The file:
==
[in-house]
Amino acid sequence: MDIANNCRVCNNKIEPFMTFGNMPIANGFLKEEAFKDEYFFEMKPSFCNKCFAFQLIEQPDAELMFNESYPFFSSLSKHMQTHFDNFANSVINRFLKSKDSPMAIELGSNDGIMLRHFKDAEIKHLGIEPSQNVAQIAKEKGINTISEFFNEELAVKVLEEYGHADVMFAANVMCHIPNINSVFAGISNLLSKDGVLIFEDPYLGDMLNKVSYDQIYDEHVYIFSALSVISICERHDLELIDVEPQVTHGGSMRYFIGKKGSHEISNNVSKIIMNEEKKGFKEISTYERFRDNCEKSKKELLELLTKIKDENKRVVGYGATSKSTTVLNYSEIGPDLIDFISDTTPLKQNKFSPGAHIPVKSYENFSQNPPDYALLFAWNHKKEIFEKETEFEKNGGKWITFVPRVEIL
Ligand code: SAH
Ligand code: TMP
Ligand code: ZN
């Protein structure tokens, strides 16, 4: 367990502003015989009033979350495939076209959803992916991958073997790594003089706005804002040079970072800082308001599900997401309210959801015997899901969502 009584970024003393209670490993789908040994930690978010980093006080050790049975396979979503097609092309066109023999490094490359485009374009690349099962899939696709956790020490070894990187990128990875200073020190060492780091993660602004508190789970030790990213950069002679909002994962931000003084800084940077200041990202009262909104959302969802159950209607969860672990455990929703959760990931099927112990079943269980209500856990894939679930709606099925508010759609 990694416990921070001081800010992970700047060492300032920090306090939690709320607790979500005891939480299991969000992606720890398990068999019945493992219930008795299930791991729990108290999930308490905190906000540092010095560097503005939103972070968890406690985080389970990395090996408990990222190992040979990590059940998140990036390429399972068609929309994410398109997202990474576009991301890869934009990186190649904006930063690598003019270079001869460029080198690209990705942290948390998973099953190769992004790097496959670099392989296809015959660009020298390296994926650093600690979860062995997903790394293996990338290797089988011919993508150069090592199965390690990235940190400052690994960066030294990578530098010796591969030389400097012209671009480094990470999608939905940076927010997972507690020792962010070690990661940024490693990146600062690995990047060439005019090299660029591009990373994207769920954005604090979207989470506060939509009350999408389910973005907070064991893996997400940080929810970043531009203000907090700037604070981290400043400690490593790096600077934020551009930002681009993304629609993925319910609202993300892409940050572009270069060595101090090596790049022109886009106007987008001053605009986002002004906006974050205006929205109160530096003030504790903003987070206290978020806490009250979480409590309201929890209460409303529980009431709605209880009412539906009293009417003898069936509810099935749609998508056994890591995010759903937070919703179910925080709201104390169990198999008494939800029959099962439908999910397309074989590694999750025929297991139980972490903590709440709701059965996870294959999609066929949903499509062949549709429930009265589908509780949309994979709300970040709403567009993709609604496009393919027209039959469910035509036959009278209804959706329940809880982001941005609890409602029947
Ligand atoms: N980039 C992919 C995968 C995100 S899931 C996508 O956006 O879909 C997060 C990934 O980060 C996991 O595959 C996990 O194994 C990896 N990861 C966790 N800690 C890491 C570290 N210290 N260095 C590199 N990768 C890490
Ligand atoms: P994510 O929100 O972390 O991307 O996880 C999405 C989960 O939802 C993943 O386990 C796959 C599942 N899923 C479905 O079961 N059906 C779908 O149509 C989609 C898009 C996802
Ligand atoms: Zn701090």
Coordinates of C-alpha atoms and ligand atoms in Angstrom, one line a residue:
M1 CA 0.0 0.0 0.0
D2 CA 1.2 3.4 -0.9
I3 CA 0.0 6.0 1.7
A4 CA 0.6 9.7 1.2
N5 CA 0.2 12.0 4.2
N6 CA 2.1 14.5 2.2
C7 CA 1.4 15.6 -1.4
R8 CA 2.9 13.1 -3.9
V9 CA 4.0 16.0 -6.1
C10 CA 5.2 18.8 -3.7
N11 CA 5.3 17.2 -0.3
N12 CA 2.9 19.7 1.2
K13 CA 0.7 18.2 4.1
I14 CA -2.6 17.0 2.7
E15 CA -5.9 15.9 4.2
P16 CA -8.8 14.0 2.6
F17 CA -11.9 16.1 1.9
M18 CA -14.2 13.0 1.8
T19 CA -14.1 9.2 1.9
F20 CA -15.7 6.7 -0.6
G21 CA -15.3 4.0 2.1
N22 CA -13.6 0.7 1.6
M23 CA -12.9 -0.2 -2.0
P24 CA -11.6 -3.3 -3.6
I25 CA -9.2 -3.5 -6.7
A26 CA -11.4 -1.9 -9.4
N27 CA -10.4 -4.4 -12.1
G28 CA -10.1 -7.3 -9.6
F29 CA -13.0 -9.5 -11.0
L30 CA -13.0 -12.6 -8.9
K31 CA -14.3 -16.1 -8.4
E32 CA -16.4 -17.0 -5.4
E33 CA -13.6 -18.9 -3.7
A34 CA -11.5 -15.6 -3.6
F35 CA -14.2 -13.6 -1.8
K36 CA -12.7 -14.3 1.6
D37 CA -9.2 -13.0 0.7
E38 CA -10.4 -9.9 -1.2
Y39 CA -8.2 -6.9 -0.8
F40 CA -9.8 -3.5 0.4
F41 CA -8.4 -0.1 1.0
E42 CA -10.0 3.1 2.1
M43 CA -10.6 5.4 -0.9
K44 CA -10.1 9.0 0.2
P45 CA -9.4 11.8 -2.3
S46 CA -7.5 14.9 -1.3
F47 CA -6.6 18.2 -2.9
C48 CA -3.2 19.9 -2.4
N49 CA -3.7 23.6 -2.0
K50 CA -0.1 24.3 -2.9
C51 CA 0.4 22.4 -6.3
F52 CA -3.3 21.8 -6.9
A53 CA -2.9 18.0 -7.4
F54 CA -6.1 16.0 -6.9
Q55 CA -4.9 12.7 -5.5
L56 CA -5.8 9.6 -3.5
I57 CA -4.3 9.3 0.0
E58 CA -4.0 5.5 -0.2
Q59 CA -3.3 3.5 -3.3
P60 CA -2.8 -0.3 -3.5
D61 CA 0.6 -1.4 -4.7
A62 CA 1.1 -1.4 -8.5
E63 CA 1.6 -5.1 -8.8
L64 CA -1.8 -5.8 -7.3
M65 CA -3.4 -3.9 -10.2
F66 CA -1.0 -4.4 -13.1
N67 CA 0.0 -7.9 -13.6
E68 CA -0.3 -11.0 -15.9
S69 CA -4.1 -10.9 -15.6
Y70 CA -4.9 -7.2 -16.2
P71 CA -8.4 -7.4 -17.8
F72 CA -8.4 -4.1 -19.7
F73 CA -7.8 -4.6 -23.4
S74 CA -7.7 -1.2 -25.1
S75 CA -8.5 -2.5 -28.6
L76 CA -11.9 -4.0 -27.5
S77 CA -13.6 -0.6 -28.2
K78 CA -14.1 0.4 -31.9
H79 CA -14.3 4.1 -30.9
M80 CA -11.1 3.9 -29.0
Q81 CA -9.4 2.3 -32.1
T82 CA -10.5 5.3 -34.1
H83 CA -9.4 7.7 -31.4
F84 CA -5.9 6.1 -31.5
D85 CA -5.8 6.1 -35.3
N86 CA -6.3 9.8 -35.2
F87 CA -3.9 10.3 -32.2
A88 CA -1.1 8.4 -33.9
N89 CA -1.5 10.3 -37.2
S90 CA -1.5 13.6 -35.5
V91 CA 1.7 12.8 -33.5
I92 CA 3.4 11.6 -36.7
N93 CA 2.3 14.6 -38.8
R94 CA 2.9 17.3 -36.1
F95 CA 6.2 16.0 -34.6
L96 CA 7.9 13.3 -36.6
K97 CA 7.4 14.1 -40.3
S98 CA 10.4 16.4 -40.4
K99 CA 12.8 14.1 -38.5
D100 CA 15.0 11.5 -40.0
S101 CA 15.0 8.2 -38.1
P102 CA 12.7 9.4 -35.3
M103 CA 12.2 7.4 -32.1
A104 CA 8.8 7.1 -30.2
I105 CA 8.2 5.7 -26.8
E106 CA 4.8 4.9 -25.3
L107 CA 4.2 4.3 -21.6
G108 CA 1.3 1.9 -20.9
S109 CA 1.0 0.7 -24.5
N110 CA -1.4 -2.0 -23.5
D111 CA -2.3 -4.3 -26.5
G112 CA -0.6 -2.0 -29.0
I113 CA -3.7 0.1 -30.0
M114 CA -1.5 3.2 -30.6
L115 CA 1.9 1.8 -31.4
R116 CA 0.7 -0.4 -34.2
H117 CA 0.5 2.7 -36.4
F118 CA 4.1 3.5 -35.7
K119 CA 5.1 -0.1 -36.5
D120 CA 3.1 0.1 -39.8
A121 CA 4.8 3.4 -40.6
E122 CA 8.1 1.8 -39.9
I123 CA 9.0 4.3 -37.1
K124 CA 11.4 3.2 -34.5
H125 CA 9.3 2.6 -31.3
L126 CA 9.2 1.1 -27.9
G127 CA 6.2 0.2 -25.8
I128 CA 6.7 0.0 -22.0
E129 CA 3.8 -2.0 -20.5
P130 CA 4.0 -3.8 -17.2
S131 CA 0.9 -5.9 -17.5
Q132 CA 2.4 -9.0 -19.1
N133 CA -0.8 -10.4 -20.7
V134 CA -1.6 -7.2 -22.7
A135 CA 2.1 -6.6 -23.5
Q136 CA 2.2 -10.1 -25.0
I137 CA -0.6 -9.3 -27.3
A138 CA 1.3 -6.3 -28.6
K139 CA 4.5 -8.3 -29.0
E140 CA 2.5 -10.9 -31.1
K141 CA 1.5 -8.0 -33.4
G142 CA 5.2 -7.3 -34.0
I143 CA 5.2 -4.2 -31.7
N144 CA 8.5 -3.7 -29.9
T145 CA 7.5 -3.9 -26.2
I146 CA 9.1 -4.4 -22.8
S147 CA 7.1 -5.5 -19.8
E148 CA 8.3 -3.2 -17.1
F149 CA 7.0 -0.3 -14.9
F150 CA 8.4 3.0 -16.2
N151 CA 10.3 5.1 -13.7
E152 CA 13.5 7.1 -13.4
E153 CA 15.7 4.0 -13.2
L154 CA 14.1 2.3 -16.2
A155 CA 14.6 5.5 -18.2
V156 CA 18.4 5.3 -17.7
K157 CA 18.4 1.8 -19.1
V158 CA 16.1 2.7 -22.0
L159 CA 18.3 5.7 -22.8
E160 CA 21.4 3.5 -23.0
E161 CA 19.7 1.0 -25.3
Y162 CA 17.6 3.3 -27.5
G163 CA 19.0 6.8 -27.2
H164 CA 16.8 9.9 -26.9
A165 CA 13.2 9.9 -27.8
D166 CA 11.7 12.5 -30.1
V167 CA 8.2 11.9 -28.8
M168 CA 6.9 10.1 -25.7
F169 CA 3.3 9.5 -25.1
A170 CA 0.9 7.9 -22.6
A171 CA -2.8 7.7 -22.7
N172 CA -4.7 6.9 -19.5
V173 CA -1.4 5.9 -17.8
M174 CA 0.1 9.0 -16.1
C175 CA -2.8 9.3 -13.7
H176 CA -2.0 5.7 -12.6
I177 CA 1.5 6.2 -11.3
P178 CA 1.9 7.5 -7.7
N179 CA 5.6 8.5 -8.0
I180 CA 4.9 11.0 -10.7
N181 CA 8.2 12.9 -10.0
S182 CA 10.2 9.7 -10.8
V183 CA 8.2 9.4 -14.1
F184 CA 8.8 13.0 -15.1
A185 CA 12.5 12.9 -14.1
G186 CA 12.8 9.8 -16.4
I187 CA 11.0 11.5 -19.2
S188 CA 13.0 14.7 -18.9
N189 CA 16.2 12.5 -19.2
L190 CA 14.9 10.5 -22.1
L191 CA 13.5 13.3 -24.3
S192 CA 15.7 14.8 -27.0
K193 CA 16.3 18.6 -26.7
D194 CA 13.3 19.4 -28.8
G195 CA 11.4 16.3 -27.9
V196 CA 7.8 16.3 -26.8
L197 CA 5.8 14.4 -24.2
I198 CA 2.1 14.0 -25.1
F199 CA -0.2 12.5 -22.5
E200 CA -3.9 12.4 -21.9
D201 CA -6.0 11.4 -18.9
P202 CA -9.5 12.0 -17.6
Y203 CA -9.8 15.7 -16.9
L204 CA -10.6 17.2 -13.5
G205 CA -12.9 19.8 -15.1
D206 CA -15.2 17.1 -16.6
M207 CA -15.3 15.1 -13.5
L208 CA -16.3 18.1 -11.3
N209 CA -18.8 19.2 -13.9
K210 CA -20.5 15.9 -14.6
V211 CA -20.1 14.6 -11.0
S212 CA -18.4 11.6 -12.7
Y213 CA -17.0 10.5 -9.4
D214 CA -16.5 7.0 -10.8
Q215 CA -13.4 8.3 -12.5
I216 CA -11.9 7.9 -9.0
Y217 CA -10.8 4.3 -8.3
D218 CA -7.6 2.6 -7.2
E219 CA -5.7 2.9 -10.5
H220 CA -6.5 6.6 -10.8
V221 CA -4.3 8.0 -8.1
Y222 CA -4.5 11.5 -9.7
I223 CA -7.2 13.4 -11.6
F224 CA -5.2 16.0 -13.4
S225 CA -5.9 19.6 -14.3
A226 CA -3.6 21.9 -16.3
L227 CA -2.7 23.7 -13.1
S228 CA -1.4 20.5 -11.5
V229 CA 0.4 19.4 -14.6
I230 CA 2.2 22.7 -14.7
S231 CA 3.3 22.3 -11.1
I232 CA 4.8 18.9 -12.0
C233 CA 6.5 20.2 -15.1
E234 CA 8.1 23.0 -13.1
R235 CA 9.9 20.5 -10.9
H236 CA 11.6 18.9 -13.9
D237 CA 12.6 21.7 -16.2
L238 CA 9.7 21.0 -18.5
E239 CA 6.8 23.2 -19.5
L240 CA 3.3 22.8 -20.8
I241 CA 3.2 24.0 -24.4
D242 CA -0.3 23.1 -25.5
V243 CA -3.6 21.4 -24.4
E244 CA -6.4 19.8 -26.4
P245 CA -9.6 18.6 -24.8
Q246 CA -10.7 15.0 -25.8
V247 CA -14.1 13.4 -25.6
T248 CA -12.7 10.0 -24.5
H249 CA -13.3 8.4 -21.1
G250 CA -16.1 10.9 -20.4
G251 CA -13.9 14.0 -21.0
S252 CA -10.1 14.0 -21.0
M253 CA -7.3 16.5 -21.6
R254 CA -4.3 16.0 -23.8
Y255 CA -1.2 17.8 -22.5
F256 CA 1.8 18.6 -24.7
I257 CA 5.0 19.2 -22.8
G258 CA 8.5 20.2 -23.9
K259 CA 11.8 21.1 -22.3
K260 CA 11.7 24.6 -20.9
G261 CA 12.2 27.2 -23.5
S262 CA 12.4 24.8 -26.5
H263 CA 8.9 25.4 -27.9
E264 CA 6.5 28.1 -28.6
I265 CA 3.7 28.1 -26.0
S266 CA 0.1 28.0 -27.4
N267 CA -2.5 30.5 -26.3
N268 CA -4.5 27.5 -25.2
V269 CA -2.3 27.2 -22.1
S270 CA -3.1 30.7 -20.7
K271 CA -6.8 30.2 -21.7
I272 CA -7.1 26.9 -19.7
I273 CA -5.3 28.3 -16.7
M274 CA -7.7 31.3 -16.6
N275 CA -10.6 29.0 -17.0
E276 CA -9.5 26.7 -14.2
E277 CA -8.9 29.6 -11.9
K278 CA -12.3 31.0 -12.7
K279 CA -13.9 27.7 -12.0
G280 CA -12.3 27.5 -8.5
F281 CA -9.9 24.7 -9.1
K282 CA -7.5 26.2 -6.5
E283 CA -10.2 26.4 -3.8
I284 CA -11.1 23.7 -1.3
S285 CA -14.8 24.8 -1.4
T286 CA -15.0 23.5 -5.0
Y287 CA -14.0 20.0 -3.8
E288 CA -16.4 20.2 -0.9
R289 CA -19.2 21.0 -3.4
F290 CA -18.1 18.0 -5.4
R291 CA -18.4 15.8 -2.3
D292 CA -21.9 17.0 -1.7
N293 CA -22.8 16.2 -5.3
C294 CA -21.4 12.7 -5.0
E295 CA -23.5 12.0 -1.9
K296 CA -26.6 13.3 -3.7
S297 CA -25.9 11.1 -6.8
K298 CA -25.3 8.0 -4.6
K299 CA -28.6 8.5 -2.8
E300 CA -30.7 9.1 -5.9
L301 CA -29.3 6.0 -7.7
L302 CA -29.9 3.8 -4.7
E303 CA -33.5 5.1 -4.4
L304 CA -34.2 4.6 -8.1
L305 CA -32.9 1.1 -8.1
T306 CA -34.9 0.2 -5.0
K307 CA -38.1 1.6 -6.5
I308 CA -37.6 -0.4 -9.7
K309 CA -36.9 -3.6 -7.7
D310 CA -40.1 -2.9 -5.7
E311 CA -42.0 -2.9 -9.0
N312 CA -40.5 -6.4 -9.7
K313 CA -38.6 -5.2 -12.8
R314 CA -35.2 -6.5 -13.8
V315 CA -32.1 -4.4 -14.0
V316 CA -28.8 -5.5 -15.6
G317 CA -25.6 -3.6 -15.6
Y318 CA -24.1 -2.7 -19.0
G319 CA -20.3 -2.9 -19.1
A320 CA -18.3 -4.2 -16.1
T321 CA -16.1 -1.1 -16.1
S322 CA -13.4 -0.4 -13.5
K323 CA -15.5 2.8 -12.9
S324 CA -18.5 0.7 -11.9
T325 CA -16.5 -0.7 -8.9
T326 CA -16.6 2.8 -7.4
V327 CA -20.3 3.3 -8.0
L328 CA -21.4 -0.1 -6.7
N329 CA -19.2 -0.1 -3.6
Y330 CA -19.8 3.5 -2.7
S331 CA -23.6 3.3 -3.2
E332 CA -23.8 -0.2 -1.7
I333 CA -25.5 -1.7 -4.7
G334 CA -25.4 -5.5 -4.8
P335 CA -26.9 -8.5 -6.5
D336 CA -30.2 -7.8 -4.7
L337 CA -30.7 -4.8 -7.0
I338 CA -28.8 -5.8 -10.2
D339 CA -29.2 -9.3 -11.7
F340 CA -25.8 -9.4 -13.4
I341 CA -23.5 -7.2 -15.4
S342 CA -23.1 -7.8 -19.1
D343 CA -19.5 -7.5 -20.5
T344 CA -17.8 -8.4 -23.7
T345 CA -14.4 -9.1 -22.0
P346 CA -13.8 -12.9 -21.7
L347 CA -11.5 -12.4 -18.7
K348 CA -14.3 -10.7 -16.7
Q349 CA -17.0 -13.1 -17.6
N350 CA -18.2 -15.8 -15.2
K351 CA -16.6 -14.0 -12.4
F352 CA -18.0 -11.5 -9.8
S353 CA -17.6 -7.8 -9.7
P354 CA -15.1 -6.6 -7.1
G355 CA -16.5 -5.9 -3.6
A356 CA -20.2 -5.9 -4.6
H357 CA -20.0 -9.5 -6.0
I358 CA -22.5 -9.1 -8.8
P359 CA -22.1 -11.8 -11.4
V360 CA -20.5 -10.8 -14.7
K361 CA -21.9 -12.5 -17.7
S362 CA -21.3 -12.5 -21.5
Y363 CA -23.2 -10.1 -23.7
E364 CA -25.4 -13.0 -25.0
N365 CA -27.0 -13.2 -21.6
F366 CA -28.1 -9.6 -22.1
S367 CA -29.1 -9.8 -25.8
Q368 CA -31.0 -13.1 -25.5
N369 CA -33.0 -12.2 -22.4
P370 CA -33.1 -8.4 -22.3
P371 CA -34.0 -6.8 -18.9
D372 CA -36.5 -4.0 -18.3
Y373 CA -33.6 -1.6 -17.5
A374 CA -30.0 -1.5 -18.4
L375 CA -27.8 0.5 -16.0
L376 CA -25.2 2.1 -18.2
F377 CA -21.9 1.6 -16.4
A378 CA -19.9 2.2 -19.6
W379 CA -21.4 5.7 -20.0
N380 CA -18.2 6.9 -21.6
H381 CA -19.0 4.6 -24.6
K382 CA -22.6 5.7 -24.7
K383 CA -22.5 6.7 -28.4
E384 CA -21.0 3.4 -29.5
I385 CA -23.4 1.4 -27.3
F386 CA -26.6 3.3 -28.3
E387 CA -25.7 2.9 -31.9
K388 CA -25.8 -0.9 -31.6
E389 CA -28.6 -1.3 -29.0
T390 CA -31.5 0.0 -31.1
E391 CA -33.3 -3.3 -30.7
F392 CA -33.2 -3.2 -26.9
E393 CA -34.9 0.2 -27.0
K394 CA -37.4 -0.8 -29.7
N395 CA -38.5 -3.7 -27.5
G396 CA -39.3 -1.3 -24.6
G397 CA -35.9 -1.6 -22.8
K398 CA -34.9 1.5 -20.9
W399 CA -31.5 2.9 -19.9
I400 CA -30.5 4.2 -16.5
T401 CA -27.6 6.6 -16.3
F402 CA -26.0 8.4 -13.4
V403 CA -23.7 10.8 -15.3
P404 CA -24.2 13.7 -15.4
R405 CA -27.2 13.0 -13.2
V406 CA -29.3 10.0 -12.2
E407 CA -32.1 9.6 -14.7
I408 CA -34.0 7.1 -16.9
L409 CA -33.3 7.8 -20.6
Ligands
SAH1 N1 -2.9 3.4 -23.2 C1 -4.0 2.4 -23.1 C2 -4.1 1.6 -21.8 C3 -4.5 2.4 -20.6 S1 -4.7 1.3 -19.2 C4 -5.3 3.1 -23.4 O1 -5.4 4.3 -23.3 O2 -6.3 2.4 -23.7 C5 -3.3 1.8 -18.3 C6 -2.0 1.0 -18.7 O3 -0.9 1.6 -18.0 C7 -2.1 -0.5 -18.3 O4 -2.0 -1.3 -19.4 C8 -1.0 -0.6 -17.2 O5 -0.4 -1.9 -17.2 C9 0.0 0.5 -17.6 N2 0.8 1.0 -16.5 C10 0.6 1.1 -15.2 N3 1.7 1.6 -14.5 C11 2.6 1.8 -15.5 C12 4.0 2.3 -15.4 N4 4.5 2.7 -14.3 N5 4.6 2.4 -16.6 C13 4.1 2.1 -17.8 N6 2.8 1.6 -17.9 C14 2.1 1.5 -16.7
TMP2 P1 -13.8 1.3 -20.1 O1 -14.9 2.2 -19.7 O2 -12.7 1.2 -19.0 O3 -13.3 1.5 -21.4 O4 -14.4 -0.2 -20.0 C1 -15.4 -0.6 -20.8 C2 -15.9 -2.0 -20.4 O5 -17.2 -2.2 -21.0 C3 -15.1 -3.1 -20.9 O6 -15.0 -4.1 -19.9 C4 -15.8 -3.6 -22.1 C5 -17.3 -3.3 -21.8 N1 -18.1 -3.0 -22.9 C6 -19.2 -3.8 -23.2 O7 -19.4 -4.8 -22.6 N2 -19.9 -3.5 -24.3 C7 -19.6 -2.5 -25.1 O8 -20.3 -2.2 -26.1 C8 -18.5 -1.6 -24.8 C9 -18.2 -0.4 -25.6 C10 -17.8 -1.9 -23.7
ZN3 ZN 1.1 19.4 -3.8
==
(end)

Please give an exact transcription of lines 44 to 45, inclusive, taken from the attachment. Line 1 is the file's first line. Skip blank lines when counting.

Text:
A34 CA -11.5 -15.6 -3.6
F35 CA -14.2 -13.6 -1.8